Friday, June 21, 2002
Stanley Kurtz thinks the military is against an attack on Iraq because we don't have enough manpower to handle that war and the rest of the war effort, plus deterring attacks on Taiwan, South Korea, etc. He thinks that the reason we're in this bind is that the political class doesn't think America will support a draft, and that a draft would be necessary to achieve the force levels needed to conduct the war properly.
I'm skeptical. First, there's plenty the President could do short of a draft to increase the number of men under arms, and he hasn't done them. Has the President called on our young people to enlist? (Only in the context of various other kinds of service, such as mentoring children or visiting the elderly.) Has he called out the National Guard for domestic duties like protecting nuclear plants, a mission to which they are perfectly well suited, freeing up the regular Army for overseas missions? (Only a small fraction thereof.) Has he called up the Reserves for active duty overseas? Has he asked for appropriations necessary for a larger force structure? The regular Army continues to have recruiting problems, but not the Navy, the Marines or the Air Force. We have nearly 3 million men trained for combat between the active military, the Reserves and the National Guard. We are a long way from needing a draft, and have many ways of increasing the numbers of men in the active military short of picking people off the street at random.
Moreover, the U.S. military would have to completely reorganize to even handle a draft. We'd have to devote far more personnel to training than we do currently. We'd significantly degrade the capabilities of those parts of the military that were inundated with ill-trained and ill-equipped draftees. Frankly, if we need a draft to invade Iraq, we'll have to wait a year even if we instituted a draft today - and even so, I suspect the bulk of the undertaking would be shouldered by Special Forces and Marines who would be least affected by a draft, and are ready for combat now. If you look around the world, there is little correlation between countries with universal conscription and countries with strong militaries. The U.S. has an all-volunteer force and the strongest military capability in the world - by far. Germany has universal military service and has an armed force virtually incapable of combat. The European countries that have universal conscription do so for ideological and cultural reasons, not for reasons of manpower - the programs are largely a drain on readiness rather than a military asset.
Eleven years ago the United States defeated an Iraqi force three times its current size in 100 hours with virtually no casualties to hostile fire. It was a turkey shoot. Unless we are absolutely unwilling to take casualties - which would make this whole discussion of the draft truly superfluous - we could take down the Iraqi military with far fewer troops today. Saddam Hussein may personally have his neck on the line this time, but why should that matter to his military forces, who surrendered in droves when brought face to face with American armor? The high-end-estimates that are being thrown around are that the United States would need 200,000 troops to defeat Iraq. That's less than half the deployment of Desert Storm, and in 1991, while we had a larger force overall, we also had substantially more reason to retain large forces in Europe that are far less crucial today.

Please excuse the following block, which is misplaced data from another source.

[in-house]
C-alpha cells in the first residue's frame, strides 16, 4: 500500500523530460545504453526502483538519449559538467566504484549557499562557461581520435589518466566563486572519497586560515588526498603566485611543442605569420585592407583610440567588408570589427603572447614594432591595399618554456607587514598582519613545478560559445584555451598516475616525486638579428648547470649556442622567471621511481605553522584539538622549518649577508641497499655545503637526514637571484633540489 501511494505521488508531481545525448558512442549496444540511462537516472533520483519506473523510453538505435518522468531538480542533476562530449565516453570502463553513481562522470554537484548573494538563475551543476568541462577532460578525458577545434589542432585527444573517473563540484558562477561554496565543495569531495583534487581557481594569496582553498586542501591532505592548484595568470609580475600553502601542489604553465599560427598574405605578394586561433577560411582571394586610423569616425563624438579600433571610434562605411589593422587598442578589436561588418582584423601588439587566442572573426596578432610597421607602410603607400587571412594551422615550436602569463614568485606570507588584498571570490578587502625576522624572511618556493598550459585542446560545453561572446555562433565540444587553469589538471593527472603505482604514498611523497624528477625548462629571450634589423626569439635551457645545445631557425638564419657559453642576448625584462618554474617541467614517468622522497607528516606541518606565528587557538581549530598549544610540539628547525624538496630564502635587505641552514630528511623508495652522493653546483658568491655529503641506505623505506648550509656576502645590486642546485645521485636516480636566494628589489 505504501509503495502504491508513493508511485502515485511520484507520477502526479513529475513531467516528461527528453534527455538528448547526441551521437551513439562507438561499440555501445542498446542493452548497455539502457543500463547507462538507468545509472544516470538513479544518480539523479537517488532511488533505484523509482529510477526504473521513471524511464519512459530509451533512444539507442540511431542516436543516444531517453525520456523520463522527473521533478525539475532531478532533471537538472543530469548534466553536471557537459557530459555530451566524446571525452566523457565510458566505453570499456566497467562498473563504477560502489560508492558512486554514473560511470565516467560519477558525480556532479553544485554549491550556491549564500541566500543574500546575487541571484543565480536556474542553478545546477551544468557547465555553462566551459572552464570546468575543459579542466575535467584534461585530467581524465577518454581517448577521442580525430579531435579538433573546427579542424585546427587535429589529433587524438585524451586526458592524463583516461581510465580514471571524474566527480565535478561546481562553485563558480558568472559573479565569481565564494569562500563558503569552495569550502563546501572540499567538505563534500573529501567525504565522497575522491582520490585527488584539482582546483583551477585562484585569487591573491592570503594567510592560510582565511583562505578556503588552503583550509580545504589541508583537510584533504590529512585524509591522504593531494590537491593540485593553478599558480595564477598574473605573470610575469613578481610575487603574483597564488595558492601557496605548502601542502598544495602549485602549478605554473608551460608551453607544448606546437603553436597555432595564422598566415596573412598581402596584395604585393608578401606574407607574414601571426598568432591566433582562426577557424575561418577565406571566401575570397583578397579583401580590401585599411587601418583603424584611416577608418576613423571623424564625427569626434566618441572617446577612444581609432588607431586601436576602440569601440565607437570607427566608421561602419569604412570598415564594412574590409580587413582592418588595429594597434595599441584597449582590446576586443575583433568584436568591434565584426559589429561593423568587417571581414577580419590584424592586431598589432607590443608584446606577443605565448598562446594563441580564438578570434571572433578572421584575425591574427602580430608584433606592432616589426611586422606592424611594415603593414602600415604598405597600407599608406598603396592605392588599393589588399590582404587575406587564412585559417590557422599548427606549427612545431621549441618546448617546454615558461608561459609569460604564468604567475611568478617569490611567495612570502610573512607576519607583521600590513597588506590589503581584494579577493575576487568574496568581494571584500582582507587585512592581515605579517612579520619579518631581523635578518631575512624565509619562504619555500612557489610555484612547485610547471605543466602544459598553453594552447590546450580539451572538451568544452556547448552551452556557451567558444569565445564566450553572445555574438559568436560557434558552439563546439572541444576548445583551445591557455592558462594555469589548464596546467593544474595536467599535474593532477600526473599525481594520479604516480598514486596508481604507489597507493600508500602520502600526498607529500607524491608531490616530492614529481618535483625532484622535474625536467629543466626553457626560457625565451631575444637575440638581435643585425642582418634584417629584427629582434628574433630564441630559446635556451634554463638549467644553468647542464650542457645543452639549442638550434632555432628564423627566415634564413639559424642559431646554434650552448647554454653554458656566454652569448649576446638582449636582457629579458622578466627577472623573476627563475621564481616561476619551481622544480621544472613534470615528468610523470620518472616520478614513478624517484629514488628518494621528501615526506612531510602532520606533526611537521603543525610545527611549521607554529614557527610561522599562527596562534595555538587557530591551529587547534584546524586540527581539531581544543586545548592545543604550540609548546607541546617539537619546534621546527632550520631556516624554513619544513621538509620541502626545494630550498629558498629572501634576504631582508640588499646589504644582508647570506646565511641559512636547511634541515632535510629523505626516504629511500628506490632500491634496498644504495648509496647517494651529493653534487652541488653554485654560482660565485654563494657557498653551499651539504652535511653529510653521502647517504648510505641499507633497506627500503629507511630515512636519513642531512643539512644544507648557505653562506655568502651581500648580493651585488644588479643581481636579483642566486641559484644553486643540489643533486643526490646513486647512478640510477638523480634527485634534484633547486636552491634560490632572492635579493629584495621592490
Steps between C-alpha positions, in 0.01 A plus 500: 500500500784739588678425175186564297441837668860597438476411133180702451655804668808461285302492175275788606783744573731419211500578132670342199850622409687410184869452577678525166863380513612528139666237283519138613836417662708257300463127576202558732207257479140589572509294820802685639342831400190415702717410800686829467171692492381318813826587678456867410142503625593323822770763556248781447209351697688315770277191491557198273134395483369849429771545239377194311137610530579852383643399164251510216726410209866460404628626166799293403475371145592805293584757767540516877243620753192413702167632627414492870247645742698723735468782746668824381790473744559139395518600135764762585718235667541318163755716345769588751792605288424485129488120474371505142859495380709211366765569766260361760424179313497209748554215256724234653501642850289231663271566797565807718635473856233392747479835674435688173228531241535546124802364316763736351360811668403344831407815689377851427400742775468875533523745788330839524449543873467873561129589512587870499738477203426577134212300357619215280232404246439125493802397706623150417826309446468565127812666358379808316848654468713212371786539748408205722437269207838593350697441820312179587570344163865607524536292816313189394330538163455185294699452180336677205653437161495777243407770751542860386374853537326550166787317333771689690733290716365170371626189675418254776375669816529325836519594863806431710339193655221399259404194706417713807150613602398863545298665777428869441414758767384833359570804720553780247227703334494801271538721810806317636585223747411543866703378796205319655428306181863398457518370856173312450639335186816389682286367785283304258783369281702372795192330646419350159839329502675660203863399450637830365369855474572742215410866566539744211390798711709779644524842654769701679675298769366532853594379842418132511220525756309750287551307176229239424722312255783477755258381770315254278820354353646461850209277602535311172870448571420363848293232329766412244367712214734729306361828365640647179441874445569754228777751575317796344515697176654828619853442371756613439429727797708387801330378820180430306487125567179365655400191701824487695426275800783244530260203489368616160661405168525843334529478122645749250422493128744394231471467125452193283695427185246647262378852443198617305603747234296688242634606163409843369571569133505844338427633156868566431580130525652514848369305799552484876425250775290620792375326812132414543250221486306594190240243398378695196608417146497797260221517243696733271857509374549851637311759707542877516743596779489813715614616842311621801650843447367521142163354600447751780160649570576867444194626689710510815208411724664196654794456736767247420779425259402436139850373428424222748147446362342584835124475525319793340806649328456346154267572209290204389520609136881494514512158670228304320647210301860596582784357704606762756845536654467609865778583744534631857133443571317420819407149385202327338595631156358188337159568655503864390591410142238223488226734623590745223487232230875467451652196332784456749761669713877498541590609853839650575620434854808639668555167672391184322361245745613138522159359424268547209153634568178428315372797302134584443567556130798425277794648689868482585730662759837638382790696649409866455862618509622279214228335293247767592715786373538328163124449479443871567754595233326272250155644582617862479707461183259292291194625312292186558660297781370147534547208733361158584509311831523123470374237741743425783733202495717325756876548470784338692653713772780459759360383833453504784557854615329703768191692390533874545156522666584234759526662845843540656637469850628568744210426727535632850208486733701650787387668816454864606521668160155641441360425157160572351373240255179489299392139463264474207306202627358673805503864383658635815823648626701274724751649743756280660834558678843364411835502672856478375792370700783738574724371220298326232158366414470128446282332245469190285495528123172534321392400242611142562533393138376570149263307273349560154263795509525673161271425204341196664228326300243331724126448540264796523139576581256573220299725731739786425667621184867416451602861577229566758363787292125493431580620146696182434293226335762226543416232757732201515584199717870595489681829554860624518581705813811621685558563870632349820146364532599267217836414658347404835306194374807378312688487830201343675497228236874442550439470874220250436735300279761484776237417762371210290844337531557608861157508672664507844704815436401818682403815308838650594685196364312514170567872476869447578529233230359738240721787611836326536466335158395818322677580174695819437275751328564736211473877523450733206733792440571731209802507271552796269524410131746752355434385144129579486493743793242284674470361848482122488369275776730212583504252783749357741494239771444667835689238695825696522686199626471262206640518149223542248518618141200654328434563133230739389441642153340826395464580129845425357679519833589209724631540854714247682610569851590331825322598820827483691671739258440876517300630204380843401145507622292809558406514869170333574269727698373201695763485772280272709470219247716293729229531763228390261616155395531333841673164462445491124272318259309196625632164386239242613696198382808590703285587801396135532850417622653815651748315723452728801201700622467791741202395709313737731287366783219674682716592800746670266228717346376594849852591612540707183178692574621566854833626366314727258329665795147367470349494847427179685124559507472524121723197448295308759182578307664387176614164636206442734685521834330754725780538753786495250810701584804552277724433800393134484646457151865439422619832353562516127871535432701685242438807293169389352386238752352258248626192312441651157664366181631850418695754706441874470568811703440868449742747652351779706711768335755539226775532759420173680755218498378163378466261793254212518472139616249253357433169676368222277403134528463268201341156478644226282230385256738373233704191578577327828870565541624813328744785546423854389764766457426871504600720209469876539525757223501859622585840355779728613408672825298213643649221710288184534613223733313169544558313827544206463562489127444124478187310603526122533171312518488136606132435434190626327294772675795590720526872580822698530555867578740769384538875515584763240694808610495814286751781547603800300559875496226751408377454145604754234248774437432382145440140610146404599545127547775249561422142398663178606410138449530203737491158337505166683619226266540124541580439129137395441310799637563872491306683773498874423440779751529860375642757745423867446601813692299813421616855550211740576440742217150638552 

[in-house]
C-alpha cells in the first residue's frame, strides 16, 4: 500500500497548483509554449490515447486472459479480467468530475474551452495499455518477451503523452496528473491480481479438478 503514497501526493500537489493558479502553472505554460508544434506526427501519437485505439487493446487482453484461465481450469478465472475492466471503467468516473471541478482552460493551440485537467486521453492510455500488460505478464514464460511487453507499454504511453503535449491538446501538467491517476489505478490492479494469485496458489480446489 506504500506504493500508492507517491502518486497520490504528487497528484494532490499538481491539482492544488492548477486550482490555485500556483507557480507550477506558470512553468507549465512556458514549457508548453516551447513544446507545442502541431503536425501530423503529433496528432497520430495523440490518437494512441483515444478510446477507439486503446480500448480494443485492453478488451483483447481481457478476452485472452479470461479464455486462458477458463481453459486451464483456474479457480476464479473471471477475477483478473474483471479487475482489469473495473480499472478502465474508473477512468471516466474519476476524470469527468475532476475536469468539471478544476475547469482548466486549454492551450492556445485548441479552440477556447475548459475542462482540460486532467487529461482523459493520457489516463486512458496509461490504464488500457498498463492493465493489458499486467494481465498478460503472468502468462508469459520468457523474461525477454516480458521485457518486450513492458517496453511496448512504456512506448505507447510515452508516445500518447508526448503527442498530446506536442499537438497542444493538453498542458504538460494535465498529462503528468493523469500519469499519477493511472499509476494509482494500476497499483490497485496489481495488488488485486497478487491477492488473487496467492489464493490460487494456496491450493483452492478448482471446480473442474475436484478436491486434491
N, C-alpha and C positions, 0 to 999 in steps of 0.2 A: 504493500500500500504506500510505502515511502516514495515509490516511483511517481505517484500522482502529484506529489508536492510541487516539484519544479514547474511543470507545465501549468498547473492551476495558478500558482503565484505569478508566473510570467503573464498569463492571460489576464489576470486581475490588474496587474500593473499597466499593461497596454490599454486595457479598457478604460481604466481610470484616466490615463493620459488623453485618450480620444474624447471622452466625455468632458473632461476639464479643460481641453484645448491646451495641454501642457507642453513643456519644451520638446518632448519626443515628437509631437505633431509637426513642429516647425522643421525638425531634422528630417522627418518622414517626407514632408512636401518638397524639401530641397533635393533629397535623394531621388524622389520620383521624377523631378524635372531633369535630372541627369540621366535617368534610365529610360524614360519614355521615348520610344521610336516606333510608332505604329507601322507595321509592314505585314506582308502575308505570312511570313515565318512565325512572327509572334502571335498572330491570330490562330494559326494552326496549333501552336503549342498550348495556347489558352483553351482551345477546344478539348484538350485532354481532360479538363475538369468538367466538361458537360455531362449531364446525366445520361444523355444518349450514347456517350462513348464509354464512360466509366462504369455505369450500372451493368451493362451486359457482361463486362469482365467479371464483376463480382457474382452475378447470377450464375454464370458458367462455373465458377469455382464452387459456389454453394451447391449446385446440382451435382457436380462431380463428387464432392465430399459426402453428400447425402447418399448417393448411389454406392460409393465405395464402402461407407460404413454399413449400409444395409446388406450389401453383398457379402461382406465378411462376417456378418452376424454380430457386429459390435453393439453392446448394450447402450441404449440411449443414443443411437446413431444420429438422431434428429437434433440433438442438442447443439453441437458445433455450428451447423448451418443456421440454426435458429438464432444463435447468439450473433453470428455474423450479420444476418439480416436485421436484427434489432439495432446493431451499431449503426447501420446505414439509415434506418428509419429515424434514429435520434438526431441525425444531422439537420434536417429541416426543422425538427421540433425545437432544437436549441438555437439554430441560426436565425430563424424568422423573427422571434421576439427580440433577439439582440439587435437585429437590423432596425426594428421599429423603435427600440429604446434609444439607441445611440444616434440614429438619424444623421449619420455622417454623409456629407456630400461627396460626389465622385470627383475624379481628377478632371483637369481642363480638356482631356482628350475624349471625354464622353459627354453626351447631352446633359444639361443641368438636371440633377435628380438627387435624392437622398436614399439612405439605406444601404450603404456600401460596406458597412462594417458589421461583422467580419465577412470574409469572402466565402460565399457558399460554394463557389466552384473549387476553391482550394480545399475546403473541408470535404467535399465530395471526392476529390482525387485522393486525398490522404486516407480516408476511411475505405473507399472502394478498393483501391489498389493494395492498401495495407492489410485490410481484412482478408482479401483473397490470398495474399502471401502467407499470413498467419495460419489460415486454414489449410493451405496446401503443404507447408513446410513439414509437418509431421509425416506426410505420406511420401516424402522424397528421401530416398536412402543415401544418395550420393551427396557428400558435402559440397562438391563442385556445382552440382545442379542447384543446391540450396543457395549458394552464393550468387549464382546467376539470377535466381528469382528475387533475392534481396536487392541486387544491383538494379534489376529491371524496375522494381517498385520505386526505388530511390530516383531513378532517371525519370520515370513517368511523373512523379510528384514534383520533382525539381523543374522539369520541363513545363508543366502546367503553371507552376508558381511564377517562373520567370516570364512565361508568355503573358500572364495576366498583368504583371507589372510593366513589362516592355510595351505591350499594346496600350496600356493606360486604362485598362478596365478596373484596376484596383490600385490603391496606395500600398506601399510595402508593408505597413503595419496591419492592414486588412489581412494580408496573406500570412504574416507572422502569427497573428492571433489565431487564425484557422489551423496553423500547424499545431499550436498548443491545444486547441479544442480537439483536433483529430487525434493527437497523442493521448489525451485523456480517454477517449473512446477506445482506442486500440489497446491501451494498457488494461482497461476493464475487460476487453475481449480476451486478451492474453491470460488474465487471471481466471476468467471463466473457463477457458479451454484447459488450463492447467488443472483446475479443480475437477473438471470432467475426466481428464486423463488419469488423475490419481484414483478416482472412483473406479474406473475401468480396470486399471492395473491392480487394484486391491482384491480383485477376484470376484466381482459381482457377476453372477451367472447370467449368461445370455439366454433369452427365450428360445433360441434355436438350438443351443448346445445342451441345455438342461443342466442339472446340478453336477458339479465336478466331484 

Occupying Iraq for a lengthy period would indeed require a great many troops. That's one major reason why we want to have a positive diplomatic environment for the war, and support of a broad coalition: we want to be able to draw on these nations' troops, under American command, to police Iraq after a largely American force conquers the country. We most likely would need a draft in the event that the "Clash of Civilizations" materializes: the whole Muslim world unites to fight the United States. Avoiding such a scenario is indeed another reason why we are being so delicate about pre-war diplomacy. It is a scenario that we would want to avoid regardless of whether we had the force structure to handle a world war; the United States had a far larger force in Vietnam, composed to a great extent of draftees, but we still didn't invade the North for fear of involving the Chinese and/or the Russians directly.
But the biggest reason, I'm convinced, of why we have not attacked Iraq yet is: our President is relying on the advice of people who are responsible for the failed Iraq policies of the past decade, and these people have a psychological and institutional interest in portraying an Iraqi campaign as dangerous to hopeless. If taking on Iraq turns out to be easy, these people will look like fools for temporizing all this time. So, while these individuals would never consciously act against American interests, they convince themselves that their individual and bureaucratic interests are in fact in-line with American interests. Until folks like George "Kimmel" Tenet and Colin "McClellan" Powell are cashiered, it will be clear to those who have their own reasons for opposing war that reflexive opposition to the use of American force is no impediment to advancement. And we'll continue to get leaks about how America is not ready to take on a two-bit dictator with no allies whose military has been decimated and whose territory is already half controlled by hostile forces.